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Wallace: There is a case where the Linden Labs TOS - the document to click through to get to the virtual economies, and which have protected them thus far from lawsuits - but is this going to end because Linden Lab confiscated the man's real estate, which does have value?

Pierce: Fraud is rampant on places like eBay. It is easy to find stolen credit cards / Paypal accounts, and login to a game system, and begin to pay for goods and re-sell.

Hong: If you look at advanced markets, like South Korea, the publishers do not want to get into the virtual worlds business. It's tainted to them. So, Korea, there's a Chinese Wall between publishers and secondary markets. In the US, there are innovative companies that are becoming more involved with publishers. There is a secondary market that people will work with, and make money in.

Koster: Webkinz is one of the hottest toys right now, and the model is being pursued aggressively by other companies. You have a log-in number on the bottom of the foot, and more and more companies are getting involved in this way. It's a way to get more people into the universe and networks. In two years from now, I see 50+ MMOs on the market. I see five or six more.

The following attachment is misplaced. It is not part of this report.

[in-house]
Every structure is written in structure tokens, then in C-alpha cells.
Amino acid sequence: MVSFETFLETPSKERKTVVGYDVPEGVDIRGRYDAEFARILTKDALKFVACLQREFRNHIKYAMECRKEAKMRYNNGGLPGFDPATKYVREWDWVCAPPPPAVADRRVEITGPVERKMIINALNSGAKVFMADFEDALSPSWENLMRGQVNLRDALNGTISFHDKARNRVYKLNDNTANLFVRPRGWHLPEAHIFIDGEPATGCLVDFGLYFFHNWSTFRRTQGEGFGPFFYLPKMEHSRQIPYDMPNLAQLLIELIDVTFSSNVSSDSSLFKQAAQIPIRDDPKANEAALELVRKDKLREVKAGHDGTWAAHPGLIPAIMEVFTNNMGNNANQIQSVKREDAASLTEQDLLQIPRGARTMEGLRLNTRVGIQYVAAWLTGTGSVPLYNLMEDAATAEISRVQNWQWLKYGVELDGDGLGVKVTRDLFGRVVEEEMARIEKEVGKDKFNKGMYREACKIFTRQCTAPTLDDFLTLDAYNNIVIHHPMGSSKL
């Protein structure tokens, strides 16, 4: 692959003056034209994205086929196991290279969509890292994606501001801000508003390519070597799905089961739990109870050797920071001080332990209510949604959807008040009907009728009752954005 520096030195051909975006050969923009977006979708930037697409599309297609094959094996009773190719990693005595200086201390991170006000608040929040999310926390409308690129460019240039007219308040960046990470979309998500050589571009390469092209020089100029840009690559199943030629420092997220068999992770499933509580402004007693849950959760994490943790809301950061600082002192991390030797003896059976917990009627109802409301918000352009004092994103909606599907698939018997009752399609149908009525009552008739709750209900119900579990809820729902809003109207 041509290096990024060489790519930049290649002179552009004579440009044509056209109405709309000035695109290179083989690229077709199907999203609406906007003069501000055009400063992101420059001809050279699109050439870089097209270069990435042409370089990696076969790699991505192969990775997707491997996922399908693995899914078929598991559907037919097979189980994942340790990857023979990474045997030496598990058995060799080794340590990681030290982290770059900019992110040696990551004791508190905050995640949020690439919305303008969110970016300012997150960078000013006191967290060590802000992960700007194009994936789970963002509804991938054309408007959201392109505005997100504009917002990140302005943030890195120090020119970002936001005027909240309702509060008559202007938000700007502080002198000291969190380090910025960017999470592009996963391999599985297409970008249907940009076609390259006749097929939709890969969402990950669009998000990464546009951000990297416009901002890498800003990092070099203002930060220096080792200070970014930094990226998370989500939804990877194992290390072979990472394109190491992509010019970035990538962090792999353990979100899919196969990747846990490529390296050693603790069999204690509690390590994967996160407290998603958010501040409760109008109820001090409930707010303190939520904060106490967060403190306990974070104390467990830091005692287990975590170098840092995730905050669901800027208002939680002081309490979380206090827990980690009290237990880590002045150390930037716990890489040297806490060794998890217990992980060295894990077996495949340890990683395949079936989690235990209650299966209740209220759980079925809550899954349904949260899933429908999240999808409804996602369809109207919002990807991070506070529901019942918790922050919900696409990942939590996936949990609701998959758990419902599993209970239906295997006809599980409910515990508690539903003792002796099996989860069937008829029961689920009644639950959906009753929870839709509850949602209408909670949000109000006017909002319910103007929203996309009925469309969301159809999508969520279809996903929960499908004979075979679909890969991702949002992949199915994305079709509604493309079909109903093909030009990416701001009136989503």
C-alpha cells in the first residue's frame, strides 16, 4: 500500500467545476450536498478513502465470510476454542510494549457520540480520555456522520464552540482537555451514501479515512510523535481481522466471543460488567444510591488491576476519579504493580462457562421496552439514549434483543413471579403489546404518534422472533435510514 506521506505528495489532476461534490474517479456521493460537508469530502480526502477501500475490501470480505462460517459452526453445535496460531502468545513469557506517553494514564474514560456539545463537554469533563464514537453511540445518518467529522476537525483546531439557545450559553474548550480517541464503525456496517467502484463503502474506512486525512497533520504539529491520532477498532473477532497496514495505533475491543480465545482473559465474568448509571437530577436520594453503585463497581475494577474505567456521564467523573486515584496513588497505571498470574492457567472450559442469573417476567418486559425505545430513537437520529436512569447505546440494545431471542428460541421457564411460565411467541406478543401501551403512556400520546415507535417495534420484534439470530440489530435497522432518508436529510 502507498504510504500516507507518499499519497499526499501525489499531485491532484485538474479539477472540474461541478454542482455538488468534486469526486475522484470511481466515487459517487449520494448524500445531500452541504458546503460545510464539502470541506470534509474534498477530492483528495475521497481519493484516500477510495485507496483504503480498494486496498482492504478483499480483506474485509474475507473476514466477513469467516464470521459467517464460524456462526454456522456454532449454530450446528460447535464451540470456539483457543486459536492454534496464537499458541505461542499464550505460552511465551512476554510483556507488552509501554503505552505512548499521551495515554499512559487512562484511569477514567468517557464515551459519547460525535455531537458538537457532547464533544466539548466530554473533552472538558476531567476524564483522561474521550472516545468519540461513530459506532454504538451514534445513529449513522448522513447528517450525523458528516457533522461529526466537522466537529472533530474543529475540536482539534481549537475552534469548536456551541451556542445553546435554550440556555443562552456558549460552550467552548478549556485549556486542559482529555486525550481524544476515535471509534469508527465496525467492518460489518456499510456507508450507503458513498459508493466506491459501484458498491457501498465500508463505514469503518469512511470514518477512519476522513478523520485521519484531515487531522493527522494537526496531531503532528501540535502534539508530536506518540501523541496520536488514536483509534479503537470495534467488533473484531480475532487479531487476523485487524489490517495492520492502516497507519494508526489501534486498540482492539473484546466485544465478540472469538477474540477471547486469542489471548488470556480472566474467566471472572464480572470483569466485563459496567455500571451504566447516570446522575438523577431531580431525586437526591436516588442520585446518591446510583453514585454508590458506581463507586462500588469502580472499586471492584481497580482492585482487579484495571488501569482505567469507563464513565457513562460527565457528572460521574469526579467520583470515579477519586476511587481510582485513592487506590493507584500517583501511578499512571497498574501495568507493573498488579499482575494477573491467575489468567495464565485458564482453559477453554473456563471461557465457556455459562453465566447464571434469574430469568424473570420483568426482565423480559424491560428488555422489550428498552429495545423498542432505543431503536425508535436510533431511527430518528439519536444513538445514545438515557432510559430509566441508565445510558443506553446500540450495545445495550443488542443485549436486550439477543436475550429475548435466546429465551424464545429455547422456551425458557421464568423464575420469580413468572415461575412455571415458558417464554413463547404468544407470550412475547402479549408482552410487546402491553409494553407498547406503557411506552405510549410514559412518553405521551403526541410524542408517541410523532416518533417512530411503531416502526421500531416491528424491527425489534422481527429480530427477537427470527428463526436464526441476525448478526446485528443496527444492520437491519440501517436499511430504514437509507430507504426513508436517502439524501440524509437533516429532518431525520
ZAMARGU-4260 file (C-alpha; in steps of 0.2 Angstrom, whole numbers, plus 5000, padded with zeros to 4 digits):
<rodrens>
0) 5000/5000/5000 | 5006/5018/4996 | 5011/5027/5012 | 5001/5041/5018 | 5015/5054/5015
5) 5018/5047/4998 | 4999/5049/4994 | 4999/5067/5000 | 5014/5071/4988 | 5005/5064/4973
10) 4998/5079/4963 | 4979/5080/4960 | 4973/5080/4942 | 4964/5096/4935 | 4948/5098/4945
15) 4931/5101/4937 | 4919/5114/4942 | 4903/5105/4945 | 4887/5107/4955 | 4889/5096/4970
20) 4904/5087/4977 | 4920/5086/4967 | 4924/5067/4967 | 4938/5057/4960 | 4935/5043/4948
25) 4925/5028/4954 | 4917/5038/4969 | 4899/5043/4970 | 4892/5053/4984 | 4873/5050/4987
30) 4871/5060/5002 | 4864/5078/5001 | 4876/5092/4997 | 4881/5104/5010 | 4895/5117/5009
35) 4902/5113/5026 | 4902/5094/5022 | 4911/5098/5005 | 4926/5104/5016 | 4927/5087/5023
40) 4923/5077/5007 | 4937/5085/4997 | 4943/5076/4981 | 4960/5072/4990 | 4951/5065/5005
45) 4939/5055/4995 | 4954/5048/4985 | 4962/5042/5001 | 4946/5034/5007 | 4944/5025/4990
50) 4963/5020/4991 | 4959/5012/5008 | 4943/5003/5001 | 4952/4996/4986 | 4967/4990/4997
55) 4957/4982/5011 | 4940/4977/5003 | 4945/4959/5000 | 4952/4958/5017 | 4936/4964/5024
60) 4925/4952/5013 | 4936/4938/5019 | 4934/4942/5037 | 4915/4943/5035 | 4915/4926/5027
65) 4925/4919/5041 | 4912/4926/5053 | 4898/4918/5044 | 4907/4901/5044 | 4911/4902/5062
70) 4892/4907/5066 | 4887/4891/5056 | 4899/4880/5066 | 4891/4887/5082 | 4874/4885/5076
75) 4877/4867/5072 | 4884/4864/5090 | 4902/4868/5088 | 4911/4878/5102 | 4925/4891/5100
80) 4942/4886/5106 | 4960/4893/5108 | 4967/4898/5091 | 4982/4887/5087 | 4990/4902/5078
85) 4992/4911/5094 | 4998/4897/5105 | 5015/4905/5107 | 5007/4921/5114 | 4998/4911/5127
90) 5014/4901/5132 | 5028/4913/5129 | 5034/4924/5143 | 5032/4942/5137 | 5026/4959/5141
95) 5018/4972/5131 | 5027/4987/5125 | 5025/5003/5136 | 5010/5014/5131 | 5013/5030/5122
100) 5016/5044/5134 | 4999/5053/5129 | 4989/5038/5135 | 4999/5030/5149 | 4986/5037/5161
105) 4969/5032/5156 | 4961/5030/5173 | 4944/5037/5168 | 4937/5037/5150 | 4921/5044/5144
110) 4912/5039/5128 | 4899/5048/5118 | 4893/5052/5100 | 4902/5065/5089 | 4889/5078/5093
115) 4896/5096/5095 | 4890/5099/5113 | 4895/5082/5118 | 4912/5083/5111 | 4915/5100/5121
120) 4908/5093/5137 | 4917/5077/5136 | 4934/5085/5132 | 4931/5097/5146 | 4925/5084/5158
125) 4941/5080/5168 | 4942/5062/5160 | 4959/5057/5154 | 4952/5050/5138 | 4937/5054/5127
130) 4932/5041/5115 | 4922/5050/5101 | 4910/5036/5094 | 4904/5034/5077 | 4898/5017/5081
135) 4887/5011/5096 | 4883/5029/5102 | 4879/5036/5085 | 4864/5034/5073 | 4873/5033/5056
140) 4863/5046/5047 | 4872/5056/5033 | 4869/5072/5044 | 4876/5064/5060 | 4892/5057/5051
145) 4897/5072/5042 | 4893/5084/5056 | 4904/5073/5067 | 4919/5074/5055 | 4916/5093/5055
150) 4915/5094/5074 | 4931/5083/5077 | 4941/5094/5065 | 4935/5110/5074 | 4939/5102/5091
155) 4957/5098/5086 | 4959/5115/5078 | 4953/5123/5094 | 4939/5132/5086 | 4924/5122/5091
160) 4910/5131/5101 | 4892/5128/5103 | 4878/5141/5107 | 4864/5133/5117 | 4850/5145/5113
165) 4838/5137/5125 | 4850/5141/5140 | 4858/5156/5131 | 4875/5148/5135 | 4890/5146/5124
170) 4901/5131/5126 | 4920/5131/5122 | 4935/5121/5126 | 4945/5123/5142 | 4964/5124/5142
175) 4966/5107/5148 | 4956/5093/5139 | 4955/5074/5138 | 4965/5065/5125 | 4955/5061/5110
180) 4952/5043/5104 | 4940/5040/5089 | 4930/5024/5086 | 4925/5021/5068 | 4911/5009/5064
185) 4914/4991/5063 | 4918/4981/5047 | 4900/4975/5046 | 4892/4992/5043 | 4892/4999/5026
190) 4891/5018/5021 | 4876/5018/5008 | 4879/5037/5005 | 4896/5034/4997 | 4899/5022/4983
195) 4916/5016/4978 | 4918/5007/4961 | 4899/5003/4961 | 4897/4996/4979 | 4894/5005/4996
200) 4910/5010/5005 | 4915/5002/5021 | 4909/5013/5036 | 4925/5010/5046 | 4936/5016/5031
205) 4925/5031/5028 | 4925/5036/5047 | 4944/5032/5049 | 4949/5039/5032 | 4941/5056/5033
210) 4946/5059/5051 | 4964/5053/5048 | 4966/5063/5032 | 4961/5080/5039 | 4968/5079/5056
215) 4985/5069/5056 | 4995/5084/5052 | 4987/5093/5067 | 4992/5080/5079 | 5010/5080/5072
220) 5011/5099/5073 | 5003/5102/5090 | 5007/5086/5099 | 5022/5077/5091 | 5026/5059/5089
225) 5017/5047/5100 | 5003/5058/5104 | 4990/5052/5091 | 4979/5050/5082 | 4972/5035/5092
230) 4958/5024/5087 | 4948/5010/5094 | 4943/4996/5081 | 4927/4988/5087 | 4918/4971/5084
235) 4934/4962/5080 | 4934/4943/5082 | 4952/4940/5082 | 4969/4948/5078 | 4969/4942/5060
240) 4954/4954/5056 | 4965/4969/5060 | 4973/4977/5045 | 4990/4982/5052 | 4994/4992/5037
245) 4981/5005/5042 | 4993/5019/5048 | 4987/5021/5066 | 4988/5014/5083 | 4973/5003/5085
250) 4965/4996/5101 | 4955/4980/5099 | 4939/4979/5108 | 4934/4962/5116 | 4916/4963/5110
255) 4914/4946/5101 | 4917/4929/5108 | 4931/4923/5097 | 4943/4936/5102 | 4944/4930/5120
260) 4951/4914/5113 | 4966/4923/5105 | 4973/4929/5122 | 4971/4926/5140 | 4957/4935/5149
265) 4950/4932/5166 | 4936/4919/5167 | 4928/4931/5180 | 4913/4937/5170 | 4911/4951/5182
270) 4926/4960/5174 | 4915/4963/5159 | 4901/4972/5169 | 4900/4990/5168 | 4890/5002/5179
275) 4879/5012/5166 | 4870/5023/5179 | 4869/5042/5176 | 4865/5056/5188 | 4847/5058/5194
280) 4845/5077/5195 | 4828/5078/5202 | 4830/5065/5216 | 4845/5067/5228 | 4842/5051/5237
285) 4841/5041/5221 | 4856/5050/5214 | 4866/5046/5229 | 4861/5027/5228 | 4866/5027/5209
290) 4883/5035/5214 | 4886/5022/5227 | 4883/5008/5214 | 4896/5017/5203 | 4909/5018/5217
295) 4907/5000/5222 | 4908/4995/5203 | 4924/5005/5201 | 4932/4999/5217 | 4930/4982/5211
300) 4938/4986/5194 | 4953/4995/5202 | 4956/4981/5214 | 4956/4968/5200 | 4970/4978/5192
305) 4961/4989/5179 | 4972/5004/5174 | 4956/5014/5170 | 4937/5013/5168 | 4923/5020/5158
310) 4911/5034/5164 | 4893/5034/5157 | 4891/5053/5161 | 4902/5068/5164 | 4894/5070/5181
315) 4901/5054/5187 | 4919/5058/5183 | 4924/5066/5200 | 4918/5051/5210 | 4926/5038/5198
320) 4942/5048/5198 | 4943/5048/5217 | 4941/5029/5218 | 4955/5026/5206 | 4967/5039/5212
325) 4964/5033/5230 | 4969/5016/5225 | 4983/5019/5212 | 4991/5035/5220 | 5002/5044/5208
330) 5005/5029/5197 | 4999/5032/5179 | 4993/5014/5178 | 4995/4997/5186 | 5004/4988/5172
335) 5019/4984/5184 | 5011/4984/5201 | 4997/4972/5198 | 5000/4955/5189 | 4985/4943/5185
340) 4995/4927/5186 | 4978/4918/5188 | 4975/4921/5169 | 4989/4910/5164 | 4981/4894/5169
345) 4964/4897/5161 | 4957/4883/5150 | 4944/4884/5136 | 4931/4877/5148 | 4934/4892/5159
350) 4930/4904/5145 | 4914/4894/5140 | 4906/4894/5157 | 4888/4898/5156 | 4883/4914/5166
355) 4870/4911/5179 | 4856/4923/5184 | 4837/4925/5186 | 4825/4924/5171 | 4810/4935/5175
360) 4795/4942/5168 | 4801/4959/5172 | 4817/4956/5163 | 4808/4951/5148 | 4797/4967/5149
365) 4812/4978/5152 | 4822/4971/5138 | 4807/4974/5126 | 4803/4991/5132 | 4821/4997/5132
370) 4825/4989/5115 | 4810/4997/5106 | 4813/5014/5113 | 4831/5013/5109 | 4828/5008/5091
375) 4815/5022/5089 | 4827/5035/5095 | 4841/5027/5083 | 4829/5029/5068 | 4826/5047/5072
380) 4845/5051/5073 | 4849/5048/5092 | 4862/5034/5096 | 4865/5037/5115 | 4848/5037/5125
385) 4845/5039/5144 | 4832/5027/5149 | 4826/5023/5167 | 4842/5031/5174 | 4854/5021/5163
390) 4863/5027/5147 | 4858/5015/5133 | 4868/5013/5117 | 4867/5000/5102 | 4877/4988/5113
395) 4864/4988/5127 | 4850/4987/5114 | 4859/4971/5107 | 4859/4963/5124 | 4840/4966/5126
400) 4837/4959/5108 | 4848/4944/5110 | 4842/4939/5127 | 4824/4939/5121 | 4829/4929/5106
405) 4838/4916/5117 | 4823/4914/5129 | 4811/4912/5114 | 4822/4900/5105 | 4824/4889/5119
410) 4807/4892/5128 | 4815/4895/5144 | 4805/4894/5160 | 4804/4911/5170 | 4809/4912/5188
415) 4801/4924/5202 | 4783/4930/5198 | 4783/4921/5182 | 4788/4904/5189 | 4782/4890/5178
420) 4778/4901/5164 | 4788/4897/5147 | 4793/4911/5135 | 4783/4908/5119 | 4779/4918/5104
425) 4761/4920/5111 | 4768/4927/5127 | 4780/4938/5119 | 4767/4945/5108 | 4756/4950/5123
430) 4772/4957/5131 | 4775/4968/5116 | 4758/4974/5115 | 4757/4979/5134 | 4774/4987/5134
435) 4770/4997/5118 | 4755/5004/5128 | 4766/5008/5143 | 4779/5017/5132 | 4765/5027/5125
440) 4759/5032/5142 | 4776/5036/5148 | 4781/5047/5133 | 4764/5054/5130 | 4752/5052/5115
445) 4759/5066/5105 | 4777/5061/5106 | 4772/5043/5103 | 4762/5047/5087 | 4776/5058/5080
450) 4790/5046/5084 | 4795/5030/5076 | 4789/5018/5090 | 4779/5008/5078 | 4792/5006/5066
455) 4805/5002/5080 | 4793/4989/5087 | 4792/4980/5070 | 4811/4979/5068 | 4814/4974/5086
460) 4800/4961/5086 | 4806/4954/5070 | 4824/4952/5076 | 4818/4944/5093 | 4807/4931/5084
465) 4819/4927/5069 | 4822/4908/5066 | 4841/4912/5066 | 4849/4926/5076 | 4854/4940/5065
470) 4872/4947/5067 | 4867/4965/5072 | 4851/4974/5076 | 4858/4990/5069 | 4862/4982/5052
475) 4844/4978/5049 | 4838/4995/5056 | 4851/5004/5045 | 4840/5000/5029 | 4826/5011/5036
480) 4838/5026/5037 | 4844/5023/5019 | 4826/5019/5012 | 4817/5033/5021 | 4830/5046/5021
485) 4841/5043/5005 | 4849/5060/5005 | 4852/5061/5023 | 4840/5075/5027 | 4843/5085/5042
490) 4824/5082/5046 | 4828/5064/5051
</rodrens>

Bates: We are seeing the real world banks get involved in these worlds, where the economies are crossing over into the real and virtual worlds.

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Virtual Goods Summit: Why Virtual Goods Matter: What's Driving User Adoption?

Virtual goods offerings continue to garner more momentum in the marketplace. Why do consumers want to spend their money on items that only exist in a virtual context? Is it even appropriate to make a distinction between what motivates people to invest in virtual goods as opposed to real-world goods? Join us for a conversation about what motivates people to invest their own time and money in digital goods and why virtual goods matter.